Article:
> completely empty.  
>    - It runs expandPackageSet which runs yum with --installroot=$YUMDIR.
>    - .... and /dev inside that root is mislabeled.
> 
> IIUC upd-instroot cleans the whole tree and repopulates it all in one fail
> swoop.  
> But nothing is creating /dev in that code.  Who is actually creating /dev in
> $YUMDIR?  I assume yum correct? So wouldn't it be a bug in yum itself?

I apologize I see this is filed against F17.  I'm on RHEL 6.2.  Given the similarities I'm fairly certain there is a common source for this issue in both versions though.  LMK if you want me to open a separate bug.
Comment 8 Spencer Shimko 2012-10-17 16:40:54 EDT
Sorry for the barrage of updates but found something else interesting.  The object class involved is actually file, not chr_file.  Looks like the node isn't created at all.  So when an RPM writes to /dev/null from the %post it is creating a *file* which inherits device_t as the type.  Should yum be populating /dev?
Comment 9 Daniel Walsh 2012-10-26 14:58:54 EDT
Sorry I missed this also.  pungi or mock should be creating /dev/null as a chr_file labeled null_device_t.
Comment 10 Spencer Shimko 2012-12-13 12:47:45 EST
(In reply to comment #9)
> Sorry I missed this also.  pungi or mock should be creating /dev/null as a
> chr_file labeled null_device_t.

Dan, sorry been tracking the RHN support request and started ignoring this BZ.  The problem isn't in pungi.  It also isn't in mock.  They are just calling yum.  The problem is in yum and/or the fact that no RPM provides /dev/null.  Requiring udev in your spec to use /dev/null in a post is the wrong solution since /dev/null actually exists even without udev being up and running.

If someone could point me to an RPM that provides /dev/null I'll shut up.
Comment 11 Daniel Walsh 2012-12-17 15:41:43 EST
I would think it is up2 these tools to create the devices required in /dev and then to label them correctly if SELinux is enabled.

Is pungi creating other devices?
Comment 12 Spencer Shimko 2012-12-17 15:55:04 EST
(In reply to comment #11)
> I would think it is up2 these tools to create the devices required in /dev
> and then to label them correctly if SELinux is enabled.
> 
> Is pungi creating other devices?

Pungi isn't doing anything.  Yum is the "culprit."  Pungi is calling Anaconda's build-install which runs yum which triggers this problem.  Pungi and Anaconda should be removed as sources of this issue.  It is either yum or the lack of an RPM providing a basic /dev tree that is causing the problem.  Or maintainers using dev nodes in their %post.
Comment 13 Spencer Shimko 2012-12-17 16:06:19 EST
I should add that this is not only an SELinux issue.  SELinux just identified it :)  

Any maintainer using dev nodes in their %post should be concerned.  Any use of standard dev nodes in %post could lead to unexpected behavior if yum is used with the installroot option.
Comment 14 Daniel Walsh 2012-12-17 16:21:01 EST
According to the Anaconda team this has all been changed in F18, and I think we should concentrate on making sure that works correctly.  I personally believe that everything that happens in these environments should be confined on the outside but everything inside whould have the same label.  This is the way mock now works.  You end up allowing mock_t to write mock_lib_t and that is it.  Then we can control that mock_t can not use the network and we can use MCS separation to ensure two mock environments can not bother each other.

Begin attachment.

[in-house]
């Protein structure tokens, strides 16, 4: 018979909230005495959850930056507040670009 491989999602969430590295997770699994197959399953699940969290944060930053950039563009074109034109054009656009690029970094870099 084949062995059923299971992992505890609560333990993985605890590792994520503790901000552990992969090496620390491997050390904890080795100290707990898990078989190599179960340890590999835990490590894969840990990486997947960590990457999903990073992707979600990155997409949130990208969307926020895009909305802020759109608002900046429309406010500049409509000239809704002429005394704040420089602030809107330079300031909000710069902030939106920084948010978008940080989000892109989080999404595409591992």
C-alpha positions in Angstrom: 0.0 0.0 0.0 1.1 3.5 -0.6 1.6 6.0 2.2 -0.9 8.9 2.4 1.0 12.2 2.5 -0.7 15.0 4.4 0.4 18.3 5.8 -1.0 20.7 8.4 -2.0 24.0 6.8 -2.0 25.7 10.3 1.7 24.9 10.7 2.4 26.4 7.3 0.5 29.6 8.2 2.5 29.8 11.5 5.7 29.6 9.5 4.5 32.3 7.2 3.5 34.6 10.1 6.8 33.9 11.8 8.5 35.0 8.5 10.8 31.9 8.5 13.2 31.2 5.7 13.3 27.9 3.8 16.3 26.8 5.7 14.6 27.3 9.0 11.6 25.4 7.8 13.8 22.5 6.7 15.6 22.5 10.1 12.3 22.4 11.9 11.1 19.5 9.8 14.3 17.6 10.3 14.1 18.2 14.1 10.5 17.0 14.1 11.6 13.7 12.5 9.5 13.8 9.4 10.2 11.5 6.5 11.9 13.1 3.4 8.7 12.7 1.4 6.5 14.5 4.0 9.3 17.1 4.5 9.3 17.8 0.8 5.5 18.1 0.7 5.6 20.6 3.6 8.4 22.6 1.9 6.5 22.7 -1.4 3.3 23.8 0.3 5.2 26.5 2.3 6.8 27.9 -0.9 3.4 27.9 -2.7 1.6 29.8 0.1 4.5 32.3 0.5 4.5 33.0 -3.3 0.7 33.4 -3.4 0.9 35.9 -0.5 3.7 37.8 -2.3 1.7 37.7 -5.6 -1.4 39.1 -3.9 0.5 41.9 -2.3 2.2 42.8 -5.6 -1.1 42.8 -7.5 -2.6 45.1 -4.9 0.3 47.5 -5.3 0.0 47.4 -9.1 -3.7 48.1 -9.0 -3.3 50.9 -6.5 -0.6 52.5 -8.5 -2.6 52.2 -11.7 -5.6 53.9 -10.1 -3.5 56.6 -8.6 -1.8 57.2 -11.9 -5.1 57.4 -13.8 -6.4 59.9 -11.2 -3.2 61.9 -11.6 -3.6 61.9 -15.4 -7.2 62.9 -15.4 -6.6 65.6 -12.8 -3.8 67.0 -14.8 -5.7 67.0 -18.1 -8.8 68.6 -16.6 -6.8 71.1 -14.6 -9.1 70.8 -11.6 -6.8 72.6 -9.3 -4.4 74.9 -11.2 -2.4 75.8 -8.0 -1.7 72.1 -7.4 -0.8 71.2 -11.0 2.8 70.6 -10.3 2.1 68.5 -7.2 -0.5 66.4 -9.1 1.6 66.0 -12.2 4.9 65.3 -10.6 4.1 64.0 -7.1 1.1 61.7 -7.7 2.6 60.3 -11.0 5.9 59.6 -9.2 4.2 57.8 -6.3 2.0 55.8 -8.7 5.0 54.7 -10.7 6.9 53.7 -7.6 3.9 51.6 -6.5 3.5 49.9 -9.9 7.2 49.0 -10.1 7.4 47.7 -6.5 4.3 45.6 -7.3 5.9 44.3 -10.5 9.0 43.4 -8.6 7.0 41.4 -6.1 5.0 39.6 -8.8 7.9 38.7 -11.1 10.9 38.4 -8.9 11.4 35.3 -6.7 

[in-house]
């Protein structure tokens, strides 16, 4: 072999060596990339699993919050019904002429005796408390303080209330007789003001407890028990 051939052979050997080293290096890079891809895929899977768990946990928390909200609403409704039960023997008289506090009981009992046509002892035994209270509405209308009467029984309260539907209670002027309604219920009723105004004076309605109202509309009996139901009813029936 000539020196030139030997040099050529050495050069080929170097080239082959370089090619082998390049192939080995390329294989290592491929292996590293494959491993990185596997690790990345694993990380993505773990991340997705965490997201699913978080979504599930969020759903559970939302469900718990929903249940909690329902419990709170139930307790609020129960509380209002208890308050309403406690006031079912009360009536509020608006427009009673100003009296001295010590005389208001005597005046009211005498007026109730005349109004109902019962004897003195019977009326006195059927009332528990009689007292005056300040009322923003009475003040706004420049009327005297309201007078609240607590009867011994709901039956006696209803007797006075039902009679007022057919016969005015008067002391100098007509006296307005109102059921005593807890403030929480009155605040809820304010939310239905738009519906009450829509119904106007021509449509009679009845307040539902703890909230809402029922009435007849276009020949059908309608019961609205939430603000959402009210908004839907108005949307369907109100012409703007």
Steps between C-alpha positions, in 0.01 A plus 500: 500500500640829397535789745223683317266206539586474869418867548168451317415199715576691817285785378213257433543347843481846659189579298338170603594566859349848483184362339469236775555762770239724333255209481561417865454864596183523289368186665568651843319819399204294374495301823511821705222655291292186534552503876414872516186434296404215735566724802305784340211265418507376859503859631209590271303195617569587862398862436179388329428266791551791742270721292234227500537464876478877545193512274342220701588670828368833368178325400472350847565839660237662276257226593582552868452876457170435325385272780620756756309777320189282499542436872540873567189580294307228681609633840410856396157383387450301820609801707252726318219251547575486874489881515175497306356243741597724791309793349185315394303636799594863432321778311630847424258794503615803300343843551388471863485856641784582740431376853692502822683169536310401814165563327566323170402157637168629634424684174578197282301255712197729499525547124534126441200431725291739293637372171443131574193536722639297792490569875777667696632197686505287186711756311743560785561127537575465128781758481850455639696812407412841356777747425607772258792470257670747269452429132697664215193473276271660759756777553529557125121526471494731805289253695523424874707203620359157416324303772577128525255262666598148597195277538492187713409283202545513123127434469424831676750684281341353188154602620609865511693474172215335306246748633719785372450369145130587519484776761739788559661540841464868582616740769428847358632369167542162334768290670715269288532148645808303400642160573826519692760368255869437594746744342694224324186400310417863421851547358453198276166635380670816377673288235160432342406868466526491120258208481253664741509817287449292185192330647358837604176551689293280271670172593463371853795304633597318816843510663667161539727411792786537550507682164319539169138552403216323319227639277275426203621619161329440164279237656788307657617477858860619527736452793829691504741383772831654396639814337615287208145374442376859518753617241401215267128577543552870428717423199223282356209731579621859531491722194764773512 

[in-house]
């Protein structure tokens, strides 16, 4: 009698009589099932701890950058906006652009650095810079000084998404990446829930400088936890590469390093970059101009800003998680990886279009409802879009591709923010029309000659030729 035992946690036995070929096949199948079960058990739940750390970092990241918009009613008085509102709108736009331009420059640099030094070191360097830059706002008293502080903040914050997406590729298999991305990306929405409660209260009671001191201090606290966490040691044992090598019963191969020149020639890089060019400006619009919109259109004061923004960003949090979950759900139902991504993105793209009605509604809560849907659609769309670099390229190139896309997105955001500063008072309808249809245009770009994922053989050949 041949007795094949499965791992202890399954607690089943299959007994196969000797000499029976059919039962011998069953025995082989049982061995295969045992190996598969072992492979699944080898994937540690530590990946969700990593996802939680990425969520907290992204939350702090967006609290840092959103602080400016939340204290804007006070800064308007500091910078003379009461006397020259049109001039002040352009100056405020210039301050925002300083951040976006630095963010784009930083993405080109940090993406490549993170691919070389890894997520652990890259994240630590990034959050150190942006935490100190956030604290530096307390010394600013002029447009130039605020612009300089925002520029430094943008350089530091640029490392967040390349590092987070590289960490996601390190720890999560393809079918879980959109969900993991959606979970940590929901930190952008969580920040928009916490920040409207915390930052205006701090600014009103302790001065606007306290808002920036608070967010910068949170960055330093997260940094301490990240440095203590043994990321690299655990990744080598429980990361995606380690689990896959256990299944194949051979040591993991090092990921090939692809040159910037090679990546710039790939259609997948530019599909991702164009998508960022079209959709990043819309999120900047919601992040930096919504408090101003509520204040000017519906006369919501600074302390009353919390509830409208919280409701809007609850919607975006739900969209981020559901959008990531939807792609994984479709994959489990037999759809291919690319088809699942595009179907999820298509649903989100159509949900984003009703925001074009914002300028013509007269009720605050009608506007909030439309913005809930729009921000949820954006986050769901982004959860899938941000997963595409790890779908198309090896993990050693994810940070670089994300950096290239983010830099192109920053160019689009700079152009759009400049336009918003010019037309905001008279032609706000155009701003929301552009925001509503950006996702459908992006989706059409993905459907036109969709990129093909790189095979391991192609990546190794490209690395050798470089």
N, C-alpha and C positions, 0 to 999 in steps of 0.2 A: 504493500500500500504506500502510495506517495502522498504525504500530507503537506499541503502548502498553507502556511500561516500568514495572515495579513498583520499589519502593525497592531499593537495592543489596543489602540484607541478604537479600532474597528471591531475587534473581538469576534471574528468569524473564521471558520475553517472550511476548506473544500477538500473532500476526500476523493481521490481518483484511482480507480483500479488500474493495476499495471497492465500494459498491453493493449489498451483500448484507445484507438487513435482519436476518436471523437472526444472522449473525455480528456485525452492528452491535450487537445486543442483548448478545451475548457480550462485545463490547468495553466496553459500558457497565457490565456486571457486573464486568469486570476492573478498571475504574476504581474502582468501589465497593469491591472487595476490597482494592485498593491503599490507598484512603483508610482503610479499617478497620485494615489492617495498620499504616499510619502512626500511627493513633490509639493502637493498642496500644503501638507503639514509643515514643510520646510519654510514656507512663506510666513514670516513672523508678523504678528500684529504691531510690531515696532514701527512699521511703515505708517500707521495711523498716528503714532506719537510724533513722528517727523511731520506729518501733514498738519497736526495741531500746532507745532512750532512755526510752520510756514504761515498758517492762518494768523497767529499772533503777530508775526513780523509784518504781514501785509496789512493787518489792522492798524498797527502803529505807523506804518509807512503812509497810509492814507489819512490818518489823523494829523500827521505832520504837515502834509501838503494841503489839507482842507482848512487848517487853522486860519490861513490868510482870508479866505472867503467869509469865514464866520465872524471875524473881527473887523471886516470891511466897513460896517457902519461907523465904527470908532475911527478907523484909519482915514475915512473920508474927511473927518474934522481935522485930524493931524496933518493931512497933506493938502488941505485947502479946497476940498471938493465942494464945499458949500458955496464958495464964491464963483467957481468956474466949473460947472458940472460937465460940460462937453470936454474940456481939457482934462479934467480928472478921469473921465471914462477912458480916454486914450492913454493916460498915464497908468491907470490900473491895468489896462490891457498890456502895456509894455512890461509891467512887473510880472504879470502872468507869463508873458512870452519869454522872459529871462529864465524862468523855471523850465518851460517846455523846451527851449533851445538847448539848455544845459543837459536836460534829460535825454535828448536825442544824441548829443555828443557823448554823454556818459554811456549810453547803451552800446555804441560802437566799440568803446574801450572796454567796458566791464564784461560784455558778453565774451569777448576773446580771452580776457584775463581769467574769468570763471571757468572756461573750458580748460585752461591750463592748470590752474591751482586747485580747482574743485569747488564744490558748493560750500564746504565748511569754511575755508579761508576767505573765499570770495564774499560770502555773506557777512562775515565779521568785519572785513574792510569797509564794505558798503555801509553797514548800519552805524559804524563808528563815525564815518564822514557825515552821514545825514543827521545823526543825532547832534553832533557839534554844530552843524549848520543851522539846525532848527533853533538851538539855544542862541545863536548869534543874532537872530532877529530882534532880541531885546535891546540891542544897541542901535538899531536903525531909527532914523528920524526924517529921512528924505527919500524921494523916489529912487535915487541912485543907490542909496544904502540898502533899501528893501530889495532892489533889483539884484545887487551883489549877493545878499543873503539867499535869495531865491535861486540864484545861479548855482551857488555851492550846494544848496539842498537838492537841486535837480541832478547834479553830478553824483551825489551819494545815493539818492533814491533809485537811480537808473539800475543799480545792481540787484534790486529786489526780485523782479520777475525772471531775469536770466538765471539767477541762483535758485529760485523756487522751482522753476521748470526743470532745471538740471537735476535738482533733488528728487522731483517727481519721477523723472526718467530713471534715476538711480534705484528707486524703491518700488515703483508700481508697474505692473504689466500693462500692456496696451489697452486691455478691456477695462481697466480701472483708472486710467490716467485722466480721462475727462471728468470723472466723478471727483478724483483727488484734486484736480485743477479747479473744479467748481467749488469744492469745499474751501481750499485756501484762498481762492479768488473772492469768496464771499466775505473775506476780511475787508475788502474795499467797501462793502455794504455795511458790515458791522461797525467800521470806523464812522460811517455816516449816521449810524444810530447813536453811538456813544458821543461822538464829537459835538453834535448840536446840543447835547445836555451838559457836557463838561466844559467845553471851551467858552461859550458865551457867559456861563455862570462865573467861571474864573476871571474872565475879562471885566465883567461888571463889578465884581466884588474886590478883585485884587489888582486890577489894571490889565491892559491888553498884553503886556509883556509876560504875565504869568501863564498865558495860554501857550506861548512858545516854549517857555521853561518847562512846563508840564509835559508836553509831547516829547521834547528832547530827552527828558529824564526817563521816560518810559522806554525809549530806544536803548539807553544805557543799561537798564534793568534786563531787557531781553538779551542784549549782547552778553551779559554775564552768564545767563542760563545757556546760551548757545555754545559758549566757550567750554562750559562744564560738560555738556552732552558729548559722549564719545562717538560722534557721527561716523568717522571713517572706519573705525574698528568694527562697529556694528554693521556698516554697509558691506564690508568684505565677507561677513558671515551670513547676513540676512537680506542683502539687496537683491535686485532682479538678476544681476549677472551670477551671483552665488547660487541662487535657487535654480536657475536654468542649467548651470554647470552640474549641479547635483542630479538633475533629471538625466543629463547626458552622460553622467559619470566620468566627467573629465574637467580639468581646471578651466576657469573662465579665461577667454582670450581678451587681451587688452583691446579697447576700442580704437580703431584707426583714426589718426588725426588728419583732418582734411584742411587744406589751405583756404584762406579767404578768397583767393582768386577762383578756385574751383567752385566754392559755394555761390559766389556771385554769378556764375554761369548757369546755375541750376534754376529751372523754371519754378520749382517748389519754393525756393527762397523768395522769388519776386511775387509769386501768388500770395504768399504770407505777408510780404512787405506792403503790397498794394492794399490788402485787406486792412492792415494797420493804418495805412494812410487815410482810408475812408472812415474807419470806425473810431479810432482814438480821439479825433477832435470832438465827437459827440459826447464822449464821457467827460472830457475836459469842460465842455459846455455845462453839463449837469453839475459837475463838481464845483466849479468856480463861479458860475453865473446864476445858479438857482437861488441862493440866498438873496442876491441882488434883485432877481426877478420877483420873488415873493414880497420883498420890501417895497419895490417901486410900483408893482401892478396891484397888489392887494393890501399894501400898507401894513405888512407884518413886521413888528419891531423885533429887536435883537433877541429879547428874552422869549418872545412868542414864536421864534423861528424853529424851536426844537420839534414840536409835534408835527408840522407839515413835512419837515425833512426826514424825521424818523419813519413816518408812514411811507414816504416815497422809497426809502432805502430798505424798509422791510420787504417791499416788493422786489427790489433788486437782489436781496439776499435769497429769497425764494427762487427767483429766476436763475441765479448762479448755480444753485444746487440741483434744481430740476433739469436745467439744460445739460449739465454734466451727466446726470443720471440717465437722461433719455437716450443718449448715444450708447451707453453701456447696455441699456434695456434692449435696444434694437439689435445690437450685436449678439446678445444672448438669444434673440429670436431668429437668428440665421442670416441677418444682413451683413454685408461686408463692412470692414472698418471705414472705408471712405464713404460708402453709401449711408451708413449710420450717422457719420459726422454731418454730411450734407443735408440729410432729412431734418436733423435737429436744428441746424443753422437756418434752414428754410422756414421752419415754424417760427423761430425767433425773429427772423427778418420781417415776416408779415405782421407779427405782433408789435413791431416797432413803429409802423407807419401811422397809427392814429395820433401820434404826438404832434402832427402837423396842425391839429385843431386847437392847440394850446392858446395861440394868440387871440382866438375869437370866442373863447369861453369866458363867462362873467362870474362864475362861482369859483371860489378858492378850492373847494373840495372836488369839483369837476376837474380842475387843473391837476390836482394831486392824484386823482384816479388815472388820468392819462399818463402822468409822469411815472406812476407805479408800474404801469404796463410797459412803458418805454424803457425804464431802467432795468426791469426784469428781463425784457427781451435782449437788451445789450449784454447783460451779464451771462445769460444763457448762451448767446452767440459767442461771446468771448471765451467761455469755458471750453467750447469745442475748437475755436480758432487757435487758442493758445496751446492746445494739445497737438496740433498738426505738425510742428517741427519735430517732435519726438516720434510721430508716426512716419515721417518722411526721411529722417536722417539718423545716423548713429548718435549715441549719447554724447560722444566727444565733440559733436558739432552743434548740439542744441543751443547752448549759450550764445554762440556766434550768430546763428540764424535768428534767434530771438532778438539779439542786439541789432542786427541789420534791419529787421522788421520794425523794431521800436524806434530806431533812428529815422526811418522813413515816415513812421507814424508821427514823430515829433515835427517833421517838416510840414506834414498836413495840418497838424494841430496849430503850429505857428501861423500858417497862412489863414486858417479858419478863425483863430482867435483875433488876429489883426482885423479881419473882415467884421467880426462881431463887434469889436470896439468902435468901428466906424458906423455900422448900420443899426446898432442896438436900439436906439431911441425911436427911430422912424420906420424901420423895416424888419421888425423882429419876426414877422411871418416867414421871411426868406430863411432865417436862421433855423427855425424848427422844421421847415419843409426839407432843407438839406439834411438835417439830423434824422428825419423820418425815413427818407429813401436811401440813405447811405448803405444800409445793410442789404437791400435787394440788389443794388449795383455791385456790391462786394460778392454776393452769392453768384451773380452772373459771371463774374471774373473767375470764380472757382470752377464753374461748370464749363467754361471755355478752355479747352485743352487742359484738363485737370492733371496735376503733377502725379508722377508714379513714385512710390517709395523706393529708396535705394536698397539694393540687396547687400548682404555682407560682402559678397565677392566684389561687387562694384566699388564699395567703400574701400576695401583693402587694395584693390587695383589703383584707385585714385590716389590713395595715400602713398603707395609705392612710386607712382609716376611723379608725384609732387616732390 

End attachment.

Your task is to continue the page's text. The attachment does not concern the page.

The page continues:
Comment 15 Spencer Shimko 2012-12-17 16:34:35 EST
(In reply to comment #14)
> According to the Anaconda team this has all been changed in F18, and I think
> we should concentrate on making sure that works correctly.  I personally
> believe that everything that happens in these environments should be
> confined on the outside but everything inside whould have the same label. 
> This is the way mock now works.  You end up allowing mock_t to write
> mock_lib_t and that is it.  Then we can control that mock_t can not use the
> network and we can use MCS separation to ensure two mock environments can
> not bother each other.

Understood and I agree on the access control parts of that statement but that does not address the underlying problem.  What do I add to a "Requries:" line to make sure /dev/null is present when my %post runs?  udev?  That hardly seems appropriate given the fact /dev/null exists without udev.

This could be seen as a security issue.  If a package maintainer uses /dev/null to redirect sensitive data, under the assumption is actually is the trusted null device, they could be surprised to find that their data now exists in a normal file on the filesystem.

Again, I'll shut-up and move along if someone will just tell me what I need to "Require:" to get a /dev/null node. No, udev isn't the answer to this question.  Unless it starts listing /dev/null in the %file section.
Comment 16 Daniel Walsh 2012-12-18 09:53:08 EST
Any tool that creates a chroot directory is required to setup an appropriate /dev or mount the /dev from outside the chroot inside the chroot.  I am not sure if this is Mock/pungi or lorax.
Comment 17 Spencer Shimko 2013-01-03 10:39:18 EST
In this case it isn't a proper chroot (afaik).  It is a directory generated by anaconda which is later rolled up using mkisofs. I don't think you can configure it either (I see this in the anaconda code): 

YUMDIR=${TMPDIR:-/tmp}/yumdir.$$
mkdir -p $YUMDIR/var/log
mkdir -p $YUMDIR/var/lib/yum

That means tools that leverage anaconda can't control that path.

In the end I don't think it being a chroot matters.  Whatever is creating the directory prior to running yum installroot should handle it right?  Anaconda buildinstall already seems to be handling populating the directory with some subdirs.  Should it be the one mounting the pseudo-filesystems as well?
Comment 18 Fedora End Of Life 2013-07-03 18:08:40 EDT
This message is a reminder that Fedora 17 is nearing its end of life.
Approximately 4 (four) weeks from now Fedora will stop maintaining
and issuing updates for Fedora 17. It is Fedora's policy to close all
bug reports from releases that are no longer maintained. At that time
this bug will be closed as WONTFIX if it remains open with a Fedora 
'version' of '17'.

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to a later Fedora version prior to Fedora 17's end of life.

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Comment 19 Fedora End Of Life 2013-07-31 19:48:12 EDT
Fedora 17 changed to end-of-life (EOL) status on 2013-07-30. Fedora 17 is 
no longer maintained, which means that it will not receive any further